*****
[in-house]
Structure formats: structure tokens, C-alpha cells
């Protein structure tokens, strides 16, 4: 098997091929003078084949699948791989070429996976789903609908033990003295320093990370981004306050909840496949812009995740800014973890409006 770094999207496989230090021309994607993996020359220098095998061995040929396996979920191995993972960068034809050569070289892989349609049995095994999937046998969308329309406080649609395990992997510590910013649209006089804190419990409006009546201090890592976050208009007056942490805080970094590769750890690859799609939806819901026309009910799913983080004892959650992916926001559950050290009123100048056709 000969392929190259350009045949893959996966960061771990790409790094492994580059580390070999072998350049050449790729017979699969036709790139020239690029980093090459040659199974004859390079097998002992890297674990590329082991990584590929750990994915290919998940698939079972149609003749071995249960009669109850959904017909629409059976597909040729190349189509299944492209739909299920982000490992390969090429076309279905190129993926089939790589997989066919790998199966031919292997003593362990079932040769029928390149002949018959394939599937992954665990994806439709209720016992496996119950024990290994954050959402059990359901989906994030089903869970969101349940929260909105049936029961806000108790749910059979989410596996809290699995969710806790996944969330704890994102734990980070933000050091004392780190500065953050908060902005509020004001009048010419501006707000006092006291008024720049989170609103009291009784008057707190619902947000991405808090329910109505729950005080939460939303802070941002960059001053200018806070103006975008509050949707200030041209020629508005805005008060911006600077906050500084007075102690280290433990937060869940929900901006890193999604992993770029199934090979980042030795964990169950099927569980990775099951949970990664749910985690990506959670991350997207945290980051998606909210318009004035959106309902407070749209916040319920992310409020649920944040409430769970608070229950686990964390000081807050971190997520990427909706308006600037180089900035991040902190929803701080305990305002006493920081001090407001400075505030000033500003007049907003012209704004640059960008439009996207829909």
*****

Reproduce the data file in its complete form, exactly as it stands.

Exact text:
[in-house]
Structure formats: structure tokens, C-alpha cells
């Protein structure tokens, strides 16, 4: 098997091929003078084949699948791989070429996976789903609908033990003295320093990370981004306050909840496949812009995740800014973890409006 770094999207496989230090021309994607993996020359220098095998061995040929396996979920191995993972960068034809050569070289892989349609049995095994999937046998969308329309406080649609395990992997510590910013649209006089804190419990409006009546201090890592976050208009007056942490805080970094590769750890690859799609939806819901026309009910799913983080004892959650992916926001559950050290009123100048056709 000969392929190259350009045949893959996966960061771990790409790094492994580059580390070999072998350049050449790729017979699969036709790139020239690029980093090459040659199974004859390079097998002992890297674990590329082991990584590929750990994915290919998940698939079972149609003749071995249960009669109850959904017909629409059976597909040729190349189509299944492209739909299920982000490992390969090429076309279905190129993926089939790589997989066919790998199966031919292997003593362990079932040769029928390149002949018959394939599937992954665990994806439709209720016992496996119950024990290994954050959402059990359901989906994030089903869970969101349940929260909105049936029961806000108790749910059979989410596996809290699995969710806790996944969330704890994102734990980070933000050091004392780190500065953050908060902005509020004001009048010419501006707000006092006291008024720049989170609103009291009784008057707190619902947000991405808090329910109505729950005080939460939303802070941002960059001053200018806070103006975008509050949707200030041209020629508005805005008060911006600077906050500084007075102690280290433990937060869940929900901006890193999604992993770029199934090979980042030795964990169950099927569980990775099951949970990664749910985690990506959670991350997207945290980051998606909210318009004035959106309902407070749209916040319920992310409020649920944040409430769970608070229950686990964390000081807050971190997520990427909706308006600037180089900035991040902190929803701080305990305002006493920081001090407001400075505030000033500003007049907003012209704004640059960008439009996207829909």